“Mama! City bus! Mama, Mama! Big truck! Mama, crane!” shout my boys from their car seats on our way to anywhere.
“I know, buddy. I see it! So cool!” Unless I acknowledge the existence of said vehicles and construction machinery, my almost three year old twin boys will continue to repeat what they saw, even after it is no longer in view.
Diggers in action, trucks hauling cars, and trains moving along the tracks are impressive. But unless I had my toddlers in the car I wouldn’t notice every garbage truck, cement mixer, or tractor. I’m just not into things on wheels. My boys, one much more than the other, are.
My older daughter played with trucks when she was a toddler and still will sometimes, but she never had this obsession. During a recent trip to Costco, where it felt like I was acknowledging every other vehicle on the road, I started to wonder if there’s a scientific reason why boys like trucks. Turns out, there is.
Congratulations! It’s A…First Let’s Talk About Gender
Like most expectant parents, when my partner was pregnant with our children we wanted to know the sex of our babies.
The curiosity was too much and, for me, the knowing seemed like it would be a way to better bond with the baby. Rather than call the baby “it,” I wanted to provide a male or female pronoun to my partner’s growing belly. By the 20 week ultrasound of our first child, we learned we were having a girl. The second pregnancy’s ultrasound revealed that our second and third children were twin boys.
We labeled our children based on their sexual anatomy. And for the most part, sexual anatomy is an indication of gender identity. But the two are very different things and by definition happen through different processes.
We all start life genderless, in regards to sexual anatomy. The last set of our chromosomes make us genetically male (XY) or female (XX) and hormones determine the growth of our sexual organs. Around six weeks in utero, a surge of testosterone will push the fetus toward being male. Without this addition of testosterone, the fetus will become female. Sexual anatomy is locked into place, but gender identity is not.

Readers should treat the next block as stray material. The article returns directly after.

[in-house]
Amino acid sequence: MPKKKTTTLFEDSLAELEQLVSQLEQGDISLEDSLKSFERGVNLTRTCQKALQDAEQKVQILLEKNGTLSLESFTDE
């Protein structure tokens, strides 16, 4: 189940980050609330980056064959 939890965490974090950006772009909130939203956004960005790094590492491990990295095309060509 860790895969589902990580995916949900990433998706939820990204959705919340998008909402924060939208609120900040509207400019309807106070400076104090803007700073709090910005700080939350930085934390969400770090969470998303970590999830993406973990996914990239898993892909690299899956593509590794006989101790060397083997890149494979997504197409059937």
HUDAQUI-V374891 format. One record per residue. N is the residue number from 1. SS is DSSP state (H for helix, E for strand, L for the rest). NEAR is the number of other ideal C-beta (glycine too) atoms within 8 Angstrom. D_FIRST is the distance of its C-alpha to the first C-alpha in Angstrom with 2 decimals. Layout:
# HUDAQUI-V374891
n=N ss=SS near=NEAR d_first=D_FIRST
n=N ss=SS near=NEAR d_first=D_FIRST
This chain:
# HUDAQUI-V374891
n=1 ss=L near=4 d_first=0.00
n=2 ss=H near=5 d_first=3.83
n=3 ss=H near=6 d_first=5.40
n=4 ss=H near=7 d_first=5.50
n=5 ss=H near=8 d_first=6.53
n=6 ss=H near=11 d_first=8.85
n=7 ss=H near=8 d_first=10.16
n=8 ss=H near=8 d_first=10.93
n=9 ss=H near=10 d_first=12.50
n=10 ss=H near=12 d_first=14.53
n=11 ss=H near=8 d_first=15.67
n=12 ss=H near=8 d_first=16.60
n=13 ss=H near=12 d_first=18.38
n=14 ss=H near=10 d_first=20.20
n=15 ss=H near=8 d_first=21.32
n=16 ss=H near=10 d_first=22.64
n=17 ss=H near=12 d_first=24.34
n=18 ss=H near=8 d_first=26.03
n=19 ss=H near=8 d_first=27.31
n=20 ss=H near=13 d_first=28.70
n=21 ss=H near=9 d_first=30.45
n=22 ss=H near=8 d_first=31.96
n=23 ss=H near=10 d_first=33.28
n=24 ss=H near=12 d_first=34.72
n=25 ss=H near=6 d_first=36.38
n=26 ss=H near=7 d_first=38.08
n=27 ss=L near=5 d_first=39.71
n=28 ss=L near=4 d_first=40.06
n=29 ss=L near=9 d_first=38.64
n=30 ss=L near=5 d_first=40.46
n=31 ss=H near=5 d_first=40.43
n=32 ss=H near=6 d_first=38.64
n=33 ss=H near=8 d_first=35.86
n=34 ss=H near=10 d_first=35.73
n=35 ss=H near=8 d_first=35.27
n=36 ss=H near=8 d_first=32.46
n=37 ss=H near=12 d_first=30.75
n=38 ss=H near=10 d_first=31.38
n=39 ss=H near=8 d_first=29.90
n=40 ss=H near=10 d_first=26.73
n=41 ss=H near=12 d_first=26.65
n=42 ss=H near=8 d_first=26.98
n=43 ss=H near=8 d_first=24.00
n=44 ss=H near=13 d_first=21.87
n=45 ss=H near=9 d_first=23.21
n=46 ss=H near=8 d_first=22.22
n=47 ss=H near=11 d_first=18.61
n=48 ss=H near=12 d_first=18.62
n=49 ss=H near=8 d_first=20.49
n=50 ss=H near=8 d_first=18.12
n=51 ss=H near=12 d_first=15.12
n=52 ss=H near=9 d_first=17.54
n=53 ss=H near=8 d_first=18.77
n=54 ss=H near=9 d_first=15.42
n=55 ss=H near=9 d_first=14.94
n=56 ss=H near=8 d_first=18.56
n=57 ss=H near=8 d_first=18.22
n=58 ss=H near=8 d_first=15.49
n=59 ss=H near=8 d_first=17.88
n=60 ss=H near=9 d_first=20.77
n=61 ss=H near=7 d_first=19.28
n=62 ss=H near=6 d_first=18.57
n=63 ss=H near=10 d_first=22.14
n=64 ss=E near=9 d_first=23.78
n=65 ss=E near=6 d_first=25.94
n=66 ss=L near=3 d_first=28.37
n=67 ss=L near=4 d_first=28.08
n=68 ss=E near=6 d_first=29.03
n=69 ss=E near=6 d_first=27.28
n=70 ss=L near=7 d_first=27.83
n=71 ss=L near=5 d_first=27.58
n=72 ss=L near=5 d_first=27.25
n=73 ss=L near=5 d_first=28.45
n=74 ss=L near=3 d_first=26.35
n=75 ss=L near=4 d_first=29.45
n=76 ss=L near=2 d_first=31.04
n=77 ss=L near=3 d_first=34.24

There are at least fifty genes that shape the development of gender identity.
Later in pregnancy, as the brain develops according to interactions with genes and prenatal exposure to hormones, a child’s innate gender identity will form; again, it will usually match the sexual anatomy that has already formed, but as shown in transgender individuals, this is not always the case. There are at least fifty genes that shape the development of gender identity.
Author of Becoming Nicole, Amy Ellis Nutt, states this when talking about gender identity:
“Gender variance, it seems, is the norm, not the exception, and yet the binary view of male/female and the pathologizing of anything that doesn’t conform to these expectations is stubbornly entrenched.”
Because of hormones, our brains develop with a bias toward male or female identity—or something in between. External influences and pressures may influence gender expression and the willingness to be open about one’s true gender identity, but our wiring cannot be changed. We are who we are. And much of who we are assumed to be is wrapped up in being labeled male or female.
When my partner and I learned our first child was a girl, I was hesitant to tell our family members and some friends. I didn’t want the onslaught of pink, frilly, and lace covered clothing. I didn’t want nursery decorations that indicated she was a princess and made of sugar and spice and everything nice. The same was true when we found out we were having twin boys. We didn’t want items that assumed boys were rough and tumble.
Telling people our children’s gender based on their sexual anatomy led people to purchases and conversations that over feminized our daughter and over masculinized our sons. Before our children expressed an interest in anything, they were expected to like stereotypical female and male things.
Are We Still Talking About Trucks?
Yes. Because where there is smoke there is fire, i.e., hormones.